People say if you can remember the 1960s, you were not there.
Perhaps the same can be said for the early days of alternative comedy in the 1980s.
“He was a black cab driver,” Martin began.
“An Afro-American?” I asked.
“No, he was the driver of a black cab,” said Martin with, I thought, a hint of weariness.
“Anyway,” said Vivienne, “what he used to do was drop off comedians as fares. That is how he got to know all the clubs and then he started doing open spots himself.”
“He came on stage,” said Martin, “and all he had was a glove…”
“He was naked?” I asked.
“He used to come on stage,” said Martin with, I thought, a hint of weariness, “fully-clothed and wearing a glove. It was a pastiche of sorts of…”
“…Alvin Stardust,” said Vivienne.
“…Michael Jackson, I think you’ll find,” said Martin.
“Anyway,” said Vivienne, “he had a glove with studs all over it.”
“Rhinestones,” said Martin. “Rhinestones. He didn’t really have an act but he had rhinestones and, at some point, he would get a CD played and he did some sort of naff Michael Jackson…”
“He just used to stand and stare at people,” said Vivienne.
“Yeah,” said Martin. “He was bad. Every now and again, depending on where he was in London, he used to drop off his fare, run into a comedy club and say Can I do an open spot? Very often, they’d tell him to Fuck off! because they’d seen his act before. But me and Vivienne were doing this gig…”
“No,” said Vivienne, “I don’t think you were there, Martin…”
“Oh no,” said Martin. “I wasn’t.”
“I told you about it,” said Vivienne. “It was a feminist gig at the time of Women Only and I was playing with a band called Sax Machine in a pub called something like The Pied Bull in Camden”
“Islington,” said Martin.
“Angel,” said Vivienne. “It was very well known. All the people in there were women, but some of them looked like blokes.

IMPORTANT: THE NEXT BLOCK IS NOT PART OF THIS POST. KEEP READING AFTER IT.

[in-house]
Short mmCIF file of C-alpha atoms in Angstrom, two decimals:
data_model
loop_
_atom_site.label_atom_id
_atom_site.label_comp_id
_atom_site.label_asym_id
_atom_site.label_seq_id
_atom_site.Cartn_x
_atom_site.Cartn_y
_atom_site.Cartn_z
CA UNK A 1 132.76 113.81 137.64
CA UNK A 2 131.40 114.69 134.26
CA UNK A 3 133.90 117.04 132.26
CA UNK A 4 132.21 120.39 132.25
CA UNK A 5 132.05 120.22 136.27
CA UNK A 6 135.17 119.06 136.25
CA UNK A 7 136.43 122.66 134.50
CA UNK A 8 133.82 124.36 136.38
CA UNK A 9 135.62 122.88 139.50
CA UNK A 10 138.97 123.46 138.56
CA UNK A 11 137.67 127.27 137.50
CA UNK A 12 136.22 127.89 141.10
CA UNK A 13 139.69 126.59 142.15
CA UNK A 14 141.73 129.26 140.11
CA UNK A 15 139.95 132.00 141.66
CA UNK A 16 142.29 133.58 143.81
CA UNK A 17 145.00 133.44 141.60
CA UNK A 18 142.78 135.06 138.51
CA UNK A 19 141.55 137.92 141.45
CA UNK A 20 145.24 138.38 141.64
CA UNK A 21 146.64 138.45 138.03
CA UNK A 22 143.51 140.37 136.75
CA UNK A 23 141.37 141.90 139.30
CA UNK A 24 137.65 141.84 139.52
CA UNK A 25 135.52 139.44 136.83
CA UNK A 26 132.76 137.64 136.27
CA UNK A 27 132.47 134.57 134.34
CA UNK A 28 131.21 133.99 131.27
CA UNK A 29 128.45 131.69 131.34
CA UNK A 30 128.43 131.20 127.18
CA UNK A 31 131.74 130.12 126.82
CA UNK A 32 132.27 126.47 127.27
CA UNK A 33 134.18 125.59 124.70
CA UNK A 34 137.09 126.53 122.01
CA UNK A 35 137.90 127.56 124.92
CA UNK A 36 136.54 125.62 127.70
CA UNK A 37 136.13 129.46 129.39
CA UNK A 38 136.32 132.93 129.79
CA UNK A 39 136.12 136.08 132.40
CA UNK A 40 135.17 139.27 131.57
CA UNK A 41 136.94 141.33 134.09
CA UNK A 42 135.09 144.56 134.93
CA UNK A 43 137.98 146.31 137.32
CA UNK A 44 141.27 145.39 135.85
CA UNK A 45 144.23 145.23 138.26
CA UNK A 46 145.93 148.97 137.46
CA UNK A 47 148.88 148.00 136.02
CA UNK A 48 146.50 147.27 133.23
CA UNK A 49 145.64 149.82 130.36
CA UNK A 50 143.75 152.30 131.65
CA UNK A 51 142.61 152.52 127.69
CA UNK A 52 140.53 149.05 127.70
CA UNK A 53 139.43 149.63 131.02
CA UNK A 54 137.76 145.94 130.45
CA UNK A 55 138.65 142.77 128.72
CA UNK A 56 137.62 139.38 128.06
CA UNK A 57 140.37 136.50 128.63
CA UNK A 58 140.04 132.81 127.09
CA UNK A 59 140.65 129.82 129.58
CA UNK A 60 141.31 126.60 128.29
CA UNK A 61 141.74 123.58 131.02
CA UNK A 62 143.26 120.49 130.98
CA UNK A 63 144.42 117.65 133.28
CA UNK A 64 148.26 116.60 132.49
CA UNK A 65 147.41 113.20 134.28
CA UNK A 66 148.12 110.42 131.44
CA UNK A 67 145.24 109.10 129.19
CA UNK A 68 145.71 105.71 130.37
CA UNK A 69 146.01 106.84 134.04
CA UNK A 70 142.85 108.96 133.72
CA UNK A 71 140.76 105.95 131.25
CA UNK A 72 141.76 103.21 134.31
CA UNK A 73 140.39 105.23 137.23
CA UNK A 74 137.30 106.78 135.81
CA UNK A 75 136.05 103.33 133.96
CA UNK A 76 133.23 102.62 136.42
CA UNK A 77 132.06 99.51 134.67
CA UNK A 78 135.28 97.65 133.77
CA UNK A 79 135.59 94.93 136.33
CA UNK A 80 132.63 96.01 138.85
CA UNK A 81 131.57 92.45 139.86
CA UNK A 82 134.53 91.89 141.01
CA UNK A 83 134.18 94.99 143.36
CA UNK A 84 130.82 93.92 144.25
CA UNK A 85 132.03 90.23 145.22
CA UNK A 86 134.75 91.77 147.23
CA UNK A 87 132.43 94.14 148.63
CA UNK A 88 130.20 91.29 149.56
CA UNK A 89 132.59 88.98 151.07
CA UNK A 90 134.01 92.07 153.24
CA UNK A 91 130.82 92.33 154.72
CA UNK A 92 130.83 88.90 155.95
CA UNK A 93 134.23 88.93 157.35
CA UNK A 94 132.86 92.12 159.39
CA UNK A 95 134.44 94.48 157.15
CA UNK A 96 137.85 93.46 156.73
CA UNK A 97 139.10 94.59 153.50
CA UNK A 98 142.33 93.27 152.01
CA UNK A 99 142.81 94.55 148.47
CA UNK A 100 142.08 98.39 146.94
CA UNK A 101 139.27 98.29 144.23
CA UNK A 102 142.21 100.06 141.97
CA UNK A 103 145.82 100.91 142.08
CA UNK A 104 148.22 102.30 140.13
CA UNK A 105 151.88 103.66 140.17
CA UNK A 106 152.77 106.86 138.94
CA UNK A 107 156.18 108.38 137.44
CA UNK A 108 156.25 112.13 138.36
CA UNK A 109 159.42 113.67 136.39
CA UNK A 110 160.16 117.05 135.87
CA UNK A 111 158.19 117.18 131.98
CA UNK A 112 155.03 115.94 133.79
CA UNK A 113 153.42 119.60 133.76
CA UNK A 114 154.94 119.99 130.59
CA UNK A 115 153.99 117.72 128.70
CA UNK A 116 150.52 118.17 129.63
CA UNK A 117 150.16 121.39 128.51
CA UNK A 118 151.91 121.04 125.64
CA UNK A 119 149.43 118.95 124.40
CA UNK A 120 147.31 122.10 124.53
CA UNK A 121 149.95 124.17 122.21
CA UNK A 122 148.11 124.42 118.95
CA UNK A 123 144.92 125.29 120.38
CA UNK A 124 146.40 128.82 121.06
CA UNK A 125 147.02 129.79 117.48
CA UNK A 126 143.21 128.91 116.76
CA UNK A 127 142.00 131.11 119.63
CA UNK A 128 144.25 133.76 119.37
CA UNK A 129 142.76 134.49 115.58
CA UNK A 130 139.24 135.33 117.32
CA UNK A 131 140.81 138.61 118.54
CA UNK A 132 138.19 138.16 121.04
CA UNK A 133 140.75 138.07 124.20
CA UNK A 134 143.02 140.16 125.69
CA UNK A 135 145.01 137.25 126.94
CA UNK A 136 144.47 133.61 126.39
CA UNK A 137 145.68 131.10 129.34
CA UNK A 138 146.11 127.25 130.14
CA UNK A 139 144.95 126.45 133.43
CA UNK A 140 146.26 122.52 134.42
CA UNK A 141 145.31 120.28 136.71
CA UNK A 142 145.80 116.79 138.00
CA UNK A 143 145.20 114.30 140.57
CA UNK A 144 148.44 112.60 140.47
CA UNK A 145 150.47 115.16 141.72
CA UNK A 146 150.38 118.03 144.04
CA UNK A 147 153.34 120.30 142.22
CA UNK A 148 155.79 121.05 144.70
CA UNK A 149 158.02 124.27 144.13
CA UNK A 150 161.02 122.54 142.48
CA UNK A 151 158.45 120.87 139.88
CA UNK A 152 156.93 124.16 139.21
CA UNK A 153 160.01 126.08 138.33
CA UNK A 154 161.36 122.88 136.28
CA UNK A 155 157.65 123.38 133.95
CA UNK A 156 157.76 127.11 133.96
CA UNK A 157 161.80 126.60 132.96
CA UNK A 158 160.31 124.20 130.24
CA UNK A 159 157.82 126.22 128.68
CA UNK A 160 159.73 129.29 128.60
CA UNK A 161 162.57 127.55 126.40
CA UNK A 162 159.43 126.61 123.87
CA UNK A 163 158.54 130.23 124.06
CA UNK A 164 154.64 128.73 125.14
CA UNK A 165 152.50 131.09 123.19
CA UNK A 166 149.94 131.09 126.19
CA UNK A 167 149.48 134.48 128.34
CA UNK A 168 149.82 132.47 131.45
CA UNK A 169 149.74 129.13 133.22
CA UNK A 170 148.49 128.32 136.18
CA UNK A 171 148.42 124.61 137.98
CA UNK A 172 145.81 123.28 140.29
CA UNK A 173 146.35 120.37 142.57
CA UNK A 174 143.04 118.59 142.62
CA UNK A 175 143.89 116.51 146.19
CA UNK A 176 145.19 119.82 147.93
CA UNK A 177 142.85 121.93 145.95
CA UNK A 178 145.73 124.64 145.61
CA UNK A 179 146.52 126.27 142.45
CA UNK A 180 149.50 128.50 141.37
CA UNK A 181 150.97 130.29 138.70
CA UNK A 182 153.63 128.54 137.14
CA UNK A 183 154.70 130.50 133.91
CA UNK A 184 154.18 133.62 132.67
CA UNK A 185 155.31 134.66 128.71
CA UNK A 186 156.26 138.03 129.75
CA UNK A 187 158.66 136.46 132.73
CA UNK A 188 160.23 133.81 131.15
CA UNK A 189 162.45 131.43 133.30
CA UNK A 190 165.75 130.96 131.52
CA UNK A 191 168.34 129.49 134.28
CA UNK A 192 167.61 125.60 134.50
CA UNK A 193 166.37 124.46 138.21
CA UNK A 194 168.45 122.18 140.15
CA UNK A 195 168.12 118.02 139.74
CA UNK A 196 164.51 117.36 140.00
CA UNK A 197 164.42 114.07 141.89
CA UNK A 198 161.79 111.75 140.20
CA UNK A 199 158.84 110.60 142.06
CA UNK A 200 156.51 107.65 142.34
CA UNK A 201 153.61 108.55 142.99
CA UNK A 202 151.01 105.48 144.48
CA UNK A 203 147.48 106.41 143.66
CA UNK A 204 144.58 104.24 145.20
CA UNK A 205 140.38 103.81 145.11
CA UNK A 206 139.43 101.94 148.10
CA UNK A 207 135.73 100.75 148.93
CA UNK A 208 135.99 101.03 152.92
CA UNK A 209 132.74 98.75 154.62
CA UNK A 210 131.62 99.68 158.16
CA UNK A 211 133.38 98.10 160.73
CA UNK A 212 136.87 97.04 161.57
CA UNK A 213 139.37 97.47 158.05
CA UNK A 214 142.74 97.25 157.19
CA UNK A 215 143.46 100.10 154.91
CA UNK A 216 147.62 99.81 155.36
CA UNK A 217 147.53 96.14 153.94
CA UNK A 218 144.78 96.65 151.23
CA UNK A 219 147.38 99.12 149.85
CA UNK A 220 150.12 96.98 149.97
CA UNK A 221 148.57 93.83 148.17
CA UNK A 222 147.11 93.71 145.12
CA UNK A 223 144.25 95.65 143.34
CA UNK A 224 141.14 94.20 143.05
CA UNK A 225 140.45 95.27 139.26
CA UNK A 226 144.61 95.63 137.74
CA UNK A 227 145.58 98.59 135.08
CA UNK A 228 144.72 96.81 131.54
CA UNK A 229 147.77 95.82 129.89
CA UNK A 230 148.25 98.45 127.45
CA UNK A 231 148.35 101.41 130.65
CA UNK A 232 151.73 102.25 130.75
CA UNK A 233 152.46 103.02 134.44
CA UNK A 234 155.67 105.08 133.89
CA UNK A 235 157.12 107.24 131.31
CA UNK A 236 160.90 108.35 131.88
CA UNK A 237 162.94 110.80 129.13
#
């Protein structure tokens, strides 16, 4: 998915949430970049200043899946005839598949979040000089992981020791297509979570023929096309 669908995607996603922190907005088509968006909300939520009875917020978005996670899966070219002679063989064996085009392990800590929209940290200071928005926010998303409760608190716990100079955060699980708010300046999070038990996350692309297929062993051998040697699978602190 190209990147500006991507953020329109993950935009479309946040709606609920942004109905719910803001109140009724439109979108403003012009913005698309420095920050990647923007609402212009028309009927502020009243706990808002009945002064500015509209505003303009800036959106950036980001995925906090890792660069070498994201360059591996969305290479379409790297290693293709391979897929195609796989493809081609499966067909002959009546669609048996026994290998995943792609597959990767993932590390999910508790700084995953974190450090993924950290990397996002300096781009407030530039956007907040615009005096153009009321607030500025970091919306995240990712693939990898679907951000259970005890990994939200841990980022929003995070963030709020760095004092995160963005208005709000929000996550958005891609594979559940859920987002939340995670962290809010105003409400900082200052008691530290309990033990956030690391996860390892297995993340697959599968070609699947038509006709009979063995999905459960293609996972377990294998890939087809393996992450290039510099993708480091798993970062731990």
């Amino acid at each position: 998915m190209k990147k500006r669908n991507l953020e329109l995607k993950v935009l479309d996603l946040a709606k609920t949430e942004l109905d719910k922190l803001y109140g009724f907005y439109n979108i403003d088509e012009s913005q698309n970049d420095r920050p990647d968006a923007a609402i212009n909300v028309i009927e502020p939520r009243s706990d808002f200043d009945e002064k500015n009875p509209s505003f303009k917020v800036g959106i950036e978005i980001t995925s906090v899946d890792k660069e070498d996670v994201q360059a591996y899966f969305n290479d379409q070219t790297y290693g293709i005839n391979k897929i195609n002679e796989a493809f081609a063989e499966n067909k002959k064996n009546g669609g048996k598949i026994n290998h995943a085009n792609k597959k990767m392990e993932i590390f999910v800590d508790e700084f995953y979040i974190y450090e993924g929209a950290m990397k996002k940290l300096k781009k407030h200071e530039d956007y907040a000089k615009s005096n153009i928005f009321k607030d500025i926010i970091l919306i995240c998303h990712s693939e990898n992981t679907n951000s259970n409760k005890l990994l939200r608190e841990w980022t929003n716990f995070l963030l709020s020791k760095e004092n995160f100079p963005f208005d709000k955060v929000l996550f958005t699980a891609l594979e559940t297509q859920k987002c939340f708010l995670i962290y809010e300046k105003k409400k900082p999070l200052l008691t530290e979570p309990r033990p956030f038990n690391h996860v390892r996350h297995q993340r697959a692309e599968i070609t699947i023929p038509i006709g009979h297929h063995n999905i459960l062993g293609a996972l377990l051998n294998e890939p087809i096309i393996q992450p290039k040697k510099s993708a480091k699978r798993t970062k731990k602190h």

“Oh! I was playing with a band called the Nine Bent Bob Notes or something like that. And suddenly this guy stormed in and he looked slightly confused as his eyes went round the room and he felt there was something different but couldn’t quite work out what. He got onto the stage, got his glove out and practically got lynched by all these women shouting Get off! Get off! He shot one look at me – because he knew me – pleading with his eyes but, like Judas, I turned away. He literally got dragged out by his feet.”
“He stopped performing,” said Martin, “and we all forgot about him – he was a flash in the history of alternative comedy. But, years later, I was coming out of somewhere and – a very rare occasion – I had some cash and flagged down this black cab in fast-moving traffic. It screeched to a halt and the cabbie yelled Jump in! Jump in!
”I warned him: I’m going South of the River.
“Brilliant! he shouted. You don’t remember me, do yah!… I’m The Glove! I’m The Glove!
“He took me all the way home, god bless ‘im,” said Martin. “I asked him: Do you want to come in for a cup of tea?
“Nah, he said.
“How much do I owe you?
“For you, nothing. Just remember… Tell them – You got in a cab with The Glove! You got in a cab with The Glove! and he screeched off down the road. I’ve never seen him again.”
“And all that,” I said, “had nothing to do with Alvin Stardust.”
“Well, it was Alvin Stardust’s glove,’ said Vivienne.
… MORE ABOUT THE GLOVE IN MY NEXT BLOG HERE …